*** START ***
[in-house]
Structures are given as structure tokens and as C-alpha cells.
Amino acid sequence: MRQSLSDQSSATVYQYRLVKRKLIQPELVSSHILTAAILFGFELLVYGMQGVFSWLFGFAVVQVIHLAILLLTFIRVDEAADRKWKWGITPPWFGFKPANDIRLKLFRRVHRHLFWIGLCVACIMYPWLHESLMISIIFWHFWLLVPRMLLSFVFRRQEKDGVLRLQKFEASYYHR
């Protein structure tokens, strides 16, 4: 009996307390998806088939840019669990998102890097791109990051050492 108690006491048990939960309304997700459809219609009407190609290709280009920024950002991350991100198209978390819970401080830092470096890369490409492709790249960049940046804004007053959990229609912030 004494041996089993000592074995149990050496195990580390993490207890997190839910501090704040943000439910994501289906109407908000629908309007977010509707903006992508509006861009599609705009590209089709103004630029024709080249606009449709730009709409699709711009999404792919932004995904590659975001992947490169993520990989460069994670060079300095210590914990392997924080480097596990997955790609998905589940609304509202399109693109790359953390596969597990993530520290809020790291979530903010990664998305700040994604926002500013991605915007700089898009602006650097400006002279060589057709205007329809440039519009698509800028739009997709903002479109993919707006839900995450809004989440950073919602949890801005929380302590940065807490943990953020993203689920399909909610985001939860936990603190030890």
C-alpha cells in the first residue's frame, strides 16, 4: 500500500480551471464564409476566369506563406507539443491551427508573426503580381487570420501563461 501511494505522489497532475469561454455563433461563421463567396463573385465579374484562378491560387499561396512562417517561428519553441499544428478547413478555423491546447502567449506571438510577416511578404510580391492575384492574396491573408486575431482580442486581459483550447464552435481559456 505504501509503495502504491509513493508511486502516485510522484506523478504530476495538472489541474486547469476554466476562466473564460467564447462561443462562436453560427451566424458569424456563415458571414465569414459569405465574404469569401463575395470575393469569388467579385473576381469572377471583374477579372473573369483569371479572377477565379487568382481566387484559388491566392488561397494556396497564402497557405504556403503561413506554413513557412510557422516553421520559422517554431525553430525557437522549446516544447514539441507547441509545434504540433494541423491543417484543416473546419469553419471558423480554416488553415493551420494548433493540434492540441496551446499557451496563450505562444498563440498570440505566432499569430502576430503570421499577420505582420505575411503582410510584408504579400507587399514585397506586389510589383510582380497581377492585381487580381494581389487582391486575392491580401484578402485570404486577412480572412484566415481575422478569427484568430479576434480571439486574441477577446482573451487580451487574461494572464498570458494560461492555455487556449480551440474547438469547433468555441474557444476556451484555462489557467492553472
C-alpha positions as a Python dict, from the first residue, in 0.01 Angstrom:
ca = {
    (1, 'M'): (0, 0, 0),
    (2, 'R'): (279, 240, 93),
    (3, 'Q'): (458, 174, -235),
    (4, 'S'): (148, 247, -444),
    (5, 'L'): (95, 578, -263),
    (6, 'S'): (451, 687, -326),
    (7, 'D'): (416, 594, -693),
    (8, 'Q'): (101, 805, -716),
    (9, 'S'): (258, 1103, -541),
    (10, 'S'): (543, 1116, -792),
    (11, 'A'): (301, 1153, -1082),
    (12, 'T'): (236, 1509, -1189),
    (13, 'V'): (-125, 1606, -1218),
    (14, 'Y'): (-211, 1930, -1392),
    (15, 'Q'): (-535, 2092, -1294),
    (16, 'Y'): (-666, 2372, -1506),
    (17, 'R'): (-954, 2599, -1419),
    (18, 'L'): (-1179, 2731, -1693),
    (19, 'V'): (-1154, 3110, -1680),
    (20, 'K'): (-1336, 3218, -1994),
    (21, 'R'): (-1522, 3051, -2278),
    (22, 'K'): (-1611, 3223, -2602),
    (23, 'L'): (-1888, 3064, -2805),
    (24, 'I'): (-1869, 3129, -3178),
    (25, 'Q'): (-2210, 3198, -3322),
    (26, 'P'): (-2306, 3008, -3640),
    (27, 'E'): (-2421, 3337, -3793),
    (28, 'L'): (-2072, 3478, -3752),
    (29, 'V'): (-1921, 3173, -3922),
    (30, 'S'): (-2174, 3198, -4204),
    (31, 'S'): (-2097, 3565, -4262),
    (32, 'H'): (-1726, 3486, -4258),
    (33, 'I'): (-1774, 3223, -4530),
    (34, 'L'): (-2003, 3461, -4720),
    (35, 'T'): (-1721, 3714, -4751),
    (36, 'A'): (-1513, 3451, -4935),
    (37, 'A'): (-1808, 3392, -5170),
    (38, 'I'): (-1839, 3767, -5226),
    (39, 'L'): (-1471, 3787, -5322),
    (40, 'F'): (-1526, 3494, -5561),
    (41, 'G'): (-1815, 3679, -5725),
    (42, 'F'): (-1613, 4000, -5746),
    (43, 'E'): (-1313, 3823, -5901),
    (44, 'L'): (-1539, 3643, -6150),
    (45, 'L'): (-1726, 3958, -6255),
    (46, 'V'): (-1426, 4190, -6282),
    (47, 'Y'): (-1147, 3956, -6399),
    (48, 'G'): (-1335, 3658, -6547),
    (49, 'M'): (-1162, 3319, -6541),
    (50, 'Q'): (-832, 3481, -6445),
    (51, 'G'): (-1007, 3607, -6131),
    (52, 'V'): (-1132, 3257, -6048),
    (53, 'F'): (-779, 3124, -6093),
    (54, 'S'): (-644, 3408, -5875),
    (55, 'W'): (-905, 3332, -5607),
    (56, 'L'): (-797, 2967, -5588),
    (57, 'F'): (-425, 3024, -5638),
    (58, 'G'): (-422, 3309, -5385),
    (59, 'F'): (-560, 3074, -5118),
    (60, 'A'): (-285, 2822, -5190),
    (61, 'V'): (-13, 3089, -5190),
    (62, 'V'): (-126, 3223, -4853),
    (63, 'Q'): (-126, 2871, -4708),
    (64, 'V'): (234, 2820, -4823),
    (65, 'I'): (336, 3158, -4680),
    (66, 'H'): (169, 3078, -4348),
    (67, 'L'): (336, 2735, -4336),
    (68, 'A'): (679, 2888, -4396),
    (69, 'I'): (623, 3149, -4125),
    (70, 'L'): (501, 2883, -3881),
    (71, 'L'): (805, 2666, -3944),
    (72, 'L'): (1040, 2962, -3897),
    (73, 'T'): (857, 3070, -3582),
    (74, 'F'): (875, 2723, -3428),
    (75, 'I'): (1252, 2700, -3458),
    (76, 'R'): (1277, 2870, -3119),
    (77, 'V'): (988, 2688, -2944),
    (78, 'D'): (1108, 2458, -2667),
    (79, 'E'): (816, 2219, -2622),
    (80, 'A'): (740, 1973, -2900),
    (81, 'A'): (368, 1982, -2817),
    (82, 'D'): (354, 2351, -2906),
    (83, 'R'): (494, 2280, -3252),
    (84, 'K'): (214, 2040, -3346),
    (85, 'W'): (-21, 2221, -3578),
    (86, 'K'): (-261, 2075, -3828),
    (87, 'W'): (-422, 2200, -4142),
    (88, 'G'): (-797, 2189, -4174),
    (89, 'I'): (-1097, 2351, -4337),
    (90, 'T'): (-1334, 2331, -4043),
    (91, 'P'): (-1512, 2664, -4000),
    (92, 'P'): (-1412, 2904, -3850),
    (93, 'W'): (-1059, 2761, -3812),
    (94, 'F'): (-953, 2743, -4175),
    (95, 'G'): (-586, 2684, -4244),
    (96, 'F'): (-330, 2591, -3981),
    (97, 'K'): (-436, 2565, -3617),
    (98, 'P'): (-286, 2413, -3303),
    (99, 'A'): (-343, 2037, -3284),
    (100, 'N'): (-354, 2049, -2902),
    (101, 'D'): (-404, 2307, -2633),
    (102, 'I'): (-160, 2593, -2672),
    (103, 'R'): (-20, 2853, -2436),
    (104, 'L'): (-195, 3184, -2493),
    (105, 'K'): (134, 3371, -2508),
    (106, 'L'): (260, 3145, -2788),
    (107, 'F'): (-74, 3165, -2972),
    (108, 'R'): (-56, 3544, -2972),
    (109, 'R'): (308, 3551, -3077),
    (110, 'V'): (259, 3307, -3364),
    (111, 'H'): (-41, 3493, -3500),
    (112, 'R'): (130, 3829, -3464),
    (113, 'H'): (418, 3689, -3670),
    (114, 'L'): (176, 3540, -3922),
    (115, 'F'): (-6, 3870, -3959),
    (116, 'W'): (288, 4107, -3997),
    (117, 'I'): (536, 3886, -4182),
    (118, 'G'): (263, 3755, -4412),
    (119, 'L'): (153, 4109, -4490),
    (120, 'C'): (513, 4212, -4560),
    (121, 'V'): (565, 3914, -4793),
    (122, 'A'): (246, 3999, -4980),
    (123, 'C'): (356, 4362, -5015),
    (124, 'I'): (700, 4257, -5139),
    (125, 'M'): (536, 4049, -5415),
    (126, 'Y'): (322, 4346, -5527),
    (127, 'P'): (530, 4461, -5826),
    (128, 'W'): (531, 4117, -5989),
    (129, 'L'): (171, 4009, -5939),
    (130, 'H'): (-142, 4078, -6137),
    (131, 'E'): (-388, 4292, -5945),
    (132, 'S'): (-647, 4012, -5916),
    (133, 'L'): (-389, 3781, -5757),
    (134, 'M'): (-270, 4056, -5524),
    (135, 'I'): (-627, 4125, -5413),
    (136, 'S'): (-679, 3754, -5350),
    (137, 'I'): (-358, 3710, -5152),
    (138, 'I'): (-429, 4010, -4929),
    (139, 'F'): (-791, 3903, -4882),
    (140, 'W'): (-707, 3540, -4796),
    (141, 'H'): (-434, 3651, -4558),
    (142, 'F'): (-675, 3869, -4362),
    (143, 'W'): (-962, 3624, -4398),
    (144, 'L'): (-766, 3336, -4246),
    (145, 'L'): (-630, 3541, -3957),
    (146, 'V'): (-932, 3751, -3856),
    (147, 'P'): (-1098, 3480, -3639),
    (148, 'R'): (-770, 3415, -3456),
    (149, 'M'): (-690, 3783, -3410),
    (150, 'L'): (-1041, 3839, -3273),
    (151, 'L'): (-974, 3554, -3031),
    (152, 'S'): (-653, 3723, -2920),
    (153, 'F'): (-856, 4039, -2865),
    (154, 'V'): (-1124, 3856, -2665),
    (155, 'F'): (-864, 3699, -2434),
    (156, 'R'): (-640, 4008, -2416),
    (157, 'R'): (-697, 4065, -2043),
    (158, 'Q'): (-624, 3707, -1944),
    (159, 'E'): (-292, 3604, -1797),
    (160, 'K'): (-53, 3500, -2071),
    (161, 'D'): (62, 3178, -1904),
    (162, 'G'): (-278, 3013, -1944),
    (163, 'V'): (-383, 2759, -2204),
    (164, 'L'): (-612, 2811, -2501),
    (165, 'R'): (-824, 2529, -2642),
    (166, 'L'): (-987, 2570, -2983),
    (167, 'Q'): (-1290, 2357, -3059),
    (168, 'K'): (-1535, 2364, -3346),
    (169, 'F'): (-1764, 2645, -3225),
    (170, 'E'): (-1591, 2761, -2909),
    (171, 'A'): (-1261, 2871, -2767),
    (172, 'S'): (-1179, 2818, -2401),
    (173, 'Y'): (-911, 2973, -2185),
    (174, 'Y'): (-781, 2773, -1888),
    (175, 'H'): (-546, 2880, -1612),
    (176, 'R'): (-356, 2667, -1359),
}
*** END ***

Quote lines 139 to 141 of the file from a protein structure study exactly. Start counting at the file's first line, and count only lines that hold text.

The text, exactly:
    (132, 'S'): (-647, 4012, -5916),
    (133, 'L'): (-389, 3781, -5757),
    (134, 'M'): (-270, 4056, -5524),